excuse to use the future of our children as a political football,”
Duminy said. – Dispatch Online

Service delivery protests rock North West
3 June 2010

There has been a resurgence of service delivery protests in the North
West. In the last 48 hours, three separate protests took place in the
province, the latest two occurring last night at Braklaagte village just
outside Zeerust and the other at Majemantsho village, just outside

On Tuesday night, more than 30 people were arrested at Tlaakgameng
village just outside Vryburg after causing huge damages to public
buildings, following a protest action. The Braaklagte community says
protests are the only way to attract the attention of the
Ramotshere‑Moiloa Local Municipality whose administrative seat is at

Locals claim that they have had irregular water supply for the past
three years. The local municipality is accused of giving preferential
treatment to municipal officials and traditional authorities. One of the
examples cited by protesters is the erection of water tanks, within
walking distance of the residences of the officials and traditional
authorities at the expense of ordinary members of the community.

Angry protesters tried to destroy some of the water tanks, saying they
do not serve the general interests of the community. However, the
Braklaagte community leadership says it will meet with the local
municipality later today in an effort to find solutions to the area's
water challenges.

The community also claims that they have been drinking unhealthy water
from tanks provided to them. They say that used condoms have often been
found in the tanks. In Mafikeng, police were forced to use rubber
bullets to disperse a mob of youth who had barricaded the road with
burning tyres in protest against poor service delivery at Majemanthso

Protesters burn down multipurpose centre in Tarlton
Sapa 4 June 2010

Health MEC Qedani Mahlangu. Photo: Sowetan

A multipurpose centre was burnt down in a service delivery protest in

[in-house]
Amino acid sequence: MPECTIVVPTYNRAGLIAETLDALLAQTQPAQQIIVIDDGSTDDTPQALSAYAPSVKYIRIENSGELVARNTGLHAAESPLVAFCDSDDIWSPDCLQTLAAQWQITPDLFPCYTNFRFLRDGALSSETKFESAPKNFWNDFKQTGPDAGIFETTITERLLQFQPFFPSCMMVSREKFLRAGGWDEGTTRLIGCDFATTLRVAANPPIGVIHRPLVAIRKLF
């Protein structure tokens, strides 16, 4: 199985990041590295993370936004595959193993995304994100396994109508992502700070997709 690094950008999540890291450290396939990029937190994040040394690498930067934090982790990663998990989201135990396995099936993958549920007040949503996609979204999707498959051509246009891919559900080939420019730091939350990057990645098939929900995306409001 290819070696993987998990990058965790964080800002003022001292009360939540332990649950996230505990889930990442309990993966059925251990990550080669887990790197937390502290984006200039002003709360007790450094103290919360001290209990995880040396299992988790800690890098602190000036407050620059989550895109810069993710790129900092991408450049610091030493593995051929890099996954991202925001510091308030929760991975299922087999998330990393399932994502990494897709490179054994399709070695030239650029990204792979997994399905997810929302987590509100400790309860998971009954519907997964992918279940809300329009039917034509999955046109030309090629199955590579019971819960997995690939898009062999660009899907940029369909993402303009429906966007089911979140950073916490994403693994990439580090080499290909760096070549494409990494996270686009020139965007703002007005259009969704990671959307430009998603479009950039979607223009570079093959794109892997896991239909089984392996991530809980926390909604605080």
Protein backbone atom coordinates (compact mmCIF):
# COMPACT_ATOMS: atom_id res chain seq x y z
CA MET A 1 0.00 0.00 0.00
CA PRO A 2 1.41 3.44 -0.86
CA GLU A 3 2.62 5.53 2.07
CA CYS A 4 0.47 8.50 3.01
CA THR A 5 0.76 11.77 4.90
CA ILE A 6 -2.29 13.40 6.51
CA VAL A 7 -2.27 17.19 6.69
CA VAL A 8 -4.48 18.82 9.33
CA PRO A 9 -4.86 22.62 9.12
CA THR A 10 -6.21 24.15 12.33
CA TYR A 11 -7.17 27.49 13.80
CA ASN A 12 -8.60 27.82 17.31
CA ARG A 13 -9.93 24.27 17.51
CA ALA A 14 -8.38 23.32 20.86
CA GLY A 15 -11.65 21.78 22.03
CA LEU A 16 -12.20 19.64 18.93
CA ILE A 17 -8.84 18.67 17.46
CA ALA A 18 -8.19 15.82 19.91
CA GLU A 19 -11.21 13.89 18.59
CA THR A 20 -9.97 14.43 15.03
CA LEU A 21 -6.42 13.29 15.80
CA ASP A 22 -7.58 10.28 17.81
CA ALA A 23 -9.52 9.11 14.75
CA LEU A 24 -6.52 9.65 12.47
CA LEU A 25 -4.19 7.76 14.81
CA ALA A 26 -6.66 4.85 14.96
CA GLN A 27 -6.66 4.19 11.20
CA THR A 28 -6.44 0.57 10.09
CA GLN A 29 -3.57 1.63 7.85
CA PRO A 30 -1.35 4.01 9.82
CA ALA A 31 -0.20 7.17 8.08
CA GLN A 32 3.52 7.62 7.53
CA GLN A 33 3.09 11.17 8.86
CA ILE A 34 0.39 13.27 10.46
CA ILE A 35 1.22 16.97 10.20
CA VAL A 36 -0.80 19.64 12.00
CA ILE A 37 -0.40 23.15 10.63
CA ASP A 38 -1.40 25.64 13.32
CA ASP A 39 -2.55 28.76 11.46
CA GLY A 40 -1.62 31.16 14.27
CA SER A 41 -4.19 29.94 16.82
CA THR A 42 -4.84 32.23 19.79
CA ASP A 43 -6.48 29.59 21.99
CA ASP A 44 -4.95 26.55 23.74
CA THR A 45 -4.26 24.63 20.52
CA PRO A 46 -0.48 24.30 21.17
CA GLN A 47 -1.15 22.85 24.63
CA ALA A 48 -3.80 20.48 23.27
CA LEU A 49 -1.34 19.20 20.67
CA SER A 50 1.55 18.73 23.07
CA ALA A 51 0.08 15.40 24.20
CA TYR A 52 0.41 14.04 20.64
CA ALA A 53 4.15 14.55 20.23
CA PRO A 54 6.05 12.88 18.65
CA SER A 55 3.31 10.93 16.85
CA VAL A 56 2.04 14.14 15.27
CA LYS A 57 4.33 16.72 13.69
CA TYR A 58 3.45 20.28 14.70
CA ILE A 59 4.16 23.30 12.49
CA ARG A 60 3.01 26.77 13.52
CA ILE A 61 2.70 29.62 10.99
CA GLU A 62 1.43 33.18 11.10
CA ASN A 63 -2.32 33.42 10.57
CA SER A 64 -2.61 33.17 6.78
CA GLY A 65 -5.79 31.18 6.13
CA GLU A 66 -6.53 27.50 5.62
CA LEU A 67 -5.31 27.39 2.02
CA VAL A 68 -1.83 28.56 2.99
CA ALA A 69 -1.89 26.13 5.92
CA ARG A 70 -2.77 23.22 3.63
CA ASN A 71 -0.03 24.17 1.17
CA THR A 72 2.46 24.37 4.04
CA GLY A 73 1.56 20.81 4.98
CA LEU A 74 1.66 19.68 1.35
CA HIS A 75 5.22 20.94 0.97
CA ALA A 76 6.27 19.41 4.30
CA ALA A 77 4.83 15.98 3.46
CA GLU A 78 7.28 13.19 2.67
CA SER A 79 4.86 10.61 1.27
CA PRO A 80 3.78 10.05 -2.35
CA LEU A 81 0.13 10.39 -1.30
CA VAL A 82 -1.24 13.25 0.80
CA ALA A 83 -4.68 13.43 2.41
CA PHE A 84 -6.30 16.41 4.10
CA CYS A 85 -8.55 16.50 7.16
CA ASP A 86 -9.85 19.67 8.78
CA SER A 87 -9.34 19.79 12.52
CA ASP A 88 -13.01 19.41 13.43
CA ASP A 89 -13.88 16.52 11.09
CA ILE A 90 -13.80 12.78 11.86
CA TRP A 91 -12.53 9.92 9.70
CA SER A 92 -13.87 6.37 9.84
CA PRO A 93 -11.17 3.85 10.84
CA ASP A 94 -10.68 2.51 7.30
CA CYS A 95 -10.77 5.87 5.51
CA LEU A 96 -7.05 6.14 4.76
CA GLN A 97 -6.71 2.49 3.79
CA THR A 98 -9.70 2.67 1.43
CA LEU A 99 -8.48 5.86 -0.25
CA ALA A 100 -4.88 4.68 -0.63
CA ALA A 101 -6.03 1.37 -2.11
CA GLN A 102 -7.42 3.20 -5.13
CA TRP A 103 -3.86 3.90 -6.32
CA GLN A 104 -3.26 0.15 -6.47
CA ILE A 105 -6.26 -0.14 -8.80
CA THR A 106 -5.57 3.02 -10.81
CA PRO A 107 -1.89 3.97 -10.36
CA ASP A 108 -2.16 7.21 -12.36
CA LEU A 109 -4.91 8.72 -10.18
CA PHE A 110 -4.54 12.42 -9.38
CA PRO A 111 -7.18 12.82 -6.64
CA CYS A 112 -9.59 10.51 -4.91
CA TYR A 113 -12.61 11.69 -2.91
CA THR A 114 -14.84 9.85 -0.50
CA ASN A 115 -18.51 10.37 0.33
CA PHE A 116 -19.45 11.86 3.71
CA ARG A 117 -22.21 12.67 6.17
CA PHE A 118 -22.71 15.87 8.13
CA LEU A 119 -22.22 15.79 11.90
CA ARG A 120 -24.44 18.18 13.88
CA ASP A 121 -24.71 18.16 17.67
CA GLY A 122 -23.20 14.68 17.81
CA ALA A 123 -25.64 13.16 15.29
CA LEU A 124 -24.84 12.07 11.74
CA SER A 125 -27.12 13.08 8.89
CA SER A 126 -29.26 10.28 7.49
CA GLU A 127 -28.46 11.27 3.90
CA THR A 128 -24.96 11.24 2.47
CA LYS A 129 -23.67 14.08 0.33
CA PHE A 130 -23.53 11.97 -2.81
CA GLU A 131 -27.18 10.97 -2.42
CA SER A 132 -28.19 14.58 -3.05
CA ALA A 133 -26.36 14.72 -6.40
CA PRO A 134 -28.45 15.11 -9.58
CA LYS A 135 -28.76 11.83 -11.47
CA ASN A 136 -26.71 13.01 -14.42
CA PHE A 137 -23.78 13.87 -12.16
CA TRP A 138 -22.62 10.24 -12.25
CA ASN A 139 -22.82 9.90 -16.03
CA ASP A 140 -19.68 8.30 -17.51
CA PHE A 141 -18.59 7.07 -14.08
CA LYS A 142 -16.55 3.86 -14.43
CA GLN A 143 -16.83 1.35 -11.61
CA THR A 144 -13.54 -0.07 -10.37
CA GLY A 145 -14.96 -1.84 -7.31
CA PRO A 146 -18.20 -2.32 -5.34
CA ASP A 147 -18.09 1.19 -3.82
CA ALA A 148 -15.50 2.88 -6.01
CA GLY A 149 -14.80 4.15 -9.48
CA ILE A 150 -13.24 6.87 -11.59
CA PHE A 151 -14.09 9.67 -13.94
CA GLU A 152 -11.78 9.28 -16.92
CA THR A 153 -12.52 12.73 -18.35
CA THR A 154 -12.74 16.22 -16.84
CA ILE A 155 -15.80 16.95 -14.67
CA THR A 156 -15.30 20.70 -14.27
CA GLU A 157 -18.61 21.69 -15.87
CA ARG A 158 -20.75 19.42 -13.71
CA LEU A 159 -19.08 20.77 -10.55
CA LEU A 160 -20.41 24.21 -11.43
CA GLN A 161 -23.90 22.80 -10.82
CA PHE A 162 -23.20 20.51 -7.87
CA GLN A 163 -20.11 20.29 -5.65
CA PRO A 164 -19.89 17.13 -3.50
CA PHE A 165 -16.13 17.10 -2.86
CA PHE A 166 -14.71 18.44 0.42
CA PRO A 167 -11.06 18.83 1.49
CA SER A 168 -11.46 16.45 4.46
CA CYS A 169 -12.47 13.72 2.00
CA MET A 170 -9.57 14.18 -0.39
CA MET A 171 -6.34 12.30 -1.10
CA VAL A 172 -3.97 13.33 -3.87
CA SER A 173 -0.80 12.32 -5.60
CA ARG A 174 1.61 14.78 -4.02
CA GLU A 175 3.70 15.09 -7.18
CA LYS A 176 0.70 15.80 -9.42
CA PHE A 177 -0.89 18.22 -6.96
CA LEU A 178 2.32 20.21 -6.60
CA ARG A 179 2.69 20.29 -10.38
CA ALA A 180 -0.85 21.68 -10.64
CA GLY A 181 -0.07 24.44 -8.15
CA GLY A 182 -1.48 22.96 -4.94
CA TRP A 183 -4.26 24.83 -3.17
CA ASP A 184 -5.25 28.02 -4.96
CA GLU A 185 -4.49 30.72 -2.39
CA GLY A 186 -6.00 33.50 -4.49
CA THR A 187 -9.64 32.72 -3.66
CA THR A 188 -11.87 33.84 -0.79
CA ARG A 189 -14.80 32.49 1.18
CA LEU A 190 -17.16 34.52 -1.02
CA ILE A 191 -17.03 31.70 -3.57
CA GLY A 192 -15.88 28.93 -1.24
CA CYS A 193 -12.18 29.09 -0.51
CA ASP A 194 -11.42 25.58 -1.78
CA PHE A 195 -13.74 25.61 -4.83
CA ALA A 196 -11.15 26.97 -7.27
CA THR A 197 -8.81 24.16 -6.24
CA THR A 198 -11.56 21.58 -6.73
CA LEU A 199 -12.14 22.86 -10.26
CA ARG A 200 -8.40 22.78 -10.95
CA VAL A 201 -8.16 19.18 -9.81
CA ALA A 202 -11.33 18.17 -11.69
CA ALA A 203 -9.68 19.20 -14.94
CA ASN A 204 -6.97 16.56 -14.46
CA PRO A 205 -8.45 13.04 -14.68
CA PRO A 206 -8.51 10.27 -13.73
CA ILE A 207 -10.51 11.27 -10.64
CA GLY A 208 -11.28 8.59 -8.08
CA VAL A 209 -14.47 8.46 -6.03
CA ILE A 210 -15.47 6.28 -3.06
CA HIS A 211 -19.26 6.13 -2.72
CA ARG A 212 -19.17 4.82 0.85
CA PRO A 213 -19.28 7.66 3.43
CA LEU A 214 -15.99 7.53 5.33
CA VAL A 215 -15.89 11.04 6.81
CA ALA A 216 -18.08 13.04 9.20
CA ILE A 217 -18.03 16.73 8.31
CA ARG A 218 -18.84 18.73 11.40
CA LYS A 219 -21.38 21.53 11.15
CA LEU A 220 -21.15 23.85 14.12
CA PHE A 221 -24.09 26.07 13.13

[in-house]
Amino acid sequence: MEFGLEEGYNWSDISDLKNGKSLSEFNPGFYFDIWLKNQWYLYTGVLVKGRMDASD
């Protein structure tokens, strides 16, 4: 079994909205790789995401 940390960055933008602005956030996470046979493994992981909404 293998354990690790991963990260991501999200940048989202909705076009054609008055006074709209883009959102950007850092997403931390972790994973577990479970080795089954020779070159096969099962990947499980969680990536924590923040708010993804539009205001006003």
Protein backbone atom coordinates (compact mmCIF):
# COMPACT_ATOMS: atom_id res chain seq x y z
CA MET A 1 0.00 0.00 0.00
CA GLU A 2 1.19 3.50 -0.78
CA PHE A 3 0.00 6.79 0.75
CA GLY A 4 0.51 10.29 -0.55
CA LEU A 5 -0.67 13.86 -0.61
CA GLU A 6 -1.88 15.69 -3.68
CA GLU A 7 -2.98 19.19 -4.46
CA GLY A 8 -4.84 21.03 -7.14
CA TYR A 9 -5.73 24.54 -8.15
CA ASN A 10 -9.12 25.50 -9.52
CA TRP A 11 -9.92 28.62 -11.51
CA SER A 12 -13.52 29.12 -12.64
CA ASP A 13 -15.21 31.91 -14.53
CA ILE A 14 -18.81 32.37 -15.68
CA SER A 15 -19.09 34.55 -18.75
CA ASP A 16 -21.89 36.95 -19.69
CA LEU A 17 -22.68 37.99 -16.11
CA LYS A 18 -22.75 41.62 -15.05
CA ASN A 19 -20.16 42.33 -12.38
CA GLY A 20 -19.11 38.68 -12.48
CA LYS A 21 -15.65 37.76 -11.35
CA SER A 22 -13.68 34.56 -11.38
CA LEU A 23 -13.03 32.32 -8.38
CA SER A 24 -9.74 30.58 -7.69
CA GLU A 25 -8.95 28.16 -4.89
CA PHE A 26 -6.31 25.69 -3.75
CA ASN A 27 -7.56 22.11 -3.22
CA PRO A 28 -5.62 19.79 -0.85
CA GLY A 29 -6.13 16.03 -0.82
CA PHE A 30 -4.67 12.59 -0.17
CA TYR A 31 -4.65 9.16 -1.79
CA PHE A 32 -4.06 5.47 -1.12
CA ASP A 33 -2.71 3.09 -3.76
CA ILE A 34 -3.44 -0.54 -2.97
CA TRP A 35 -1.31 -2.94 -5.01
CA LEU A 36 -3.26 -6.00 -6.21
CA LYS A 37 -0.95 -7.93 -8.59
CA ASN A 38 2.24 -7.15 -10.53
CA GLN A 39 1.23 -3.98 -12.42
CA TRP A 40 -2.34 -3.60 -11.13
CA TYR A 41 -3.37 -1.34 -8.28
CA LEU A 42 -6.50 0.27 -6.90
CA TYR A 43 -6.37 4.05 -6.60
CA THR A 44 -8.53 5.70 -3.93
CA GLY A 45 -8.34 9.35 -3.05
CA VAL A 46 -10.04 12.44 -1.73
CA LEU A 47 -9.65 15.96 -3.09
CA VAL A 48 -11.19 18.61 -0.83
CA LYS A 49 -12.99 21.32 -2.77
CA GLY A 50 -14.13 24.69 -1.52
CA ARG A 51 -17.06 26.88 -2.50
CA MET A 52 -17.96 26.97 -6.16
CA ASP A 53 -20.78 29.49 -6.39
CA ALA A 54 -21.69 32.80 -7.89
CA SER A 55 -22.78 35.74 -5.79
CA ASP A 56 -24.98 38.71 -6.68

Tarlton, west of Johannesburg today, the Gauteng health department said.

Health MEC Qedani Mahlangu said a clinic, which was part of the
building, was destroyed along with medication and baby formula stored there.

She said while communities had a right to protest, the destruction of
public property was unacceptable.

“Destruction of state property such as clinics and multipurpose centres
cannot be regarded as a form of protest, but an act of criminality as
this has the potential to deny residents their right to access health
services and other essential needs,” she said in a statement.

The health department would provide a mobile clinic in the area as an
interim measure to ensure health services continued.

The department said hundreds of residents in Tarlton were protesting
about service delivery related issues when they burnt down the centre.

Toilets 'violet right to dignity'
Sapa 4 June 2010

The City of Cape Town had violated Khayelitsha residents' right to
dignity by not enclosing toilets it installed for them, the SA Human
Rights Commission said on Friday.

Commissioner Pregs Govender was releasing the findings of the
commission's probe into the toilet saga, prompted by a complaint it
received from the ANC Youth League in January.

She told a media briefing in Cape Town that the commission recommended
that the city reinstall the 51 toilets, which were removed this week,
and enclose them with immediate effect.

The enclosures should be brick and mortar, not corrugated iron, she said.

She said the full report on the commission's investigation would be
released next week.

The findings come after several days of violent protests in Khayelitsha
over the toilets, in which 32 people were arrested.

The council said it erected the toilets on the understanding that they
would be enclosed by the members of the community they were intended for.

When the council erected iron and wood enclosures around them last week,
members of the league took the lead in breaking these down. ‑ Sapa

Zille: ANCYL leader was part of open toilet programme
4 June 2010

ANC Youth League (ANCYL) regional secretary, Andile Lili who called for
the destruction of toilets in Makhaza, Western Cape was in fact part of
the Cape Town City's service delivery programme ‑ which include the open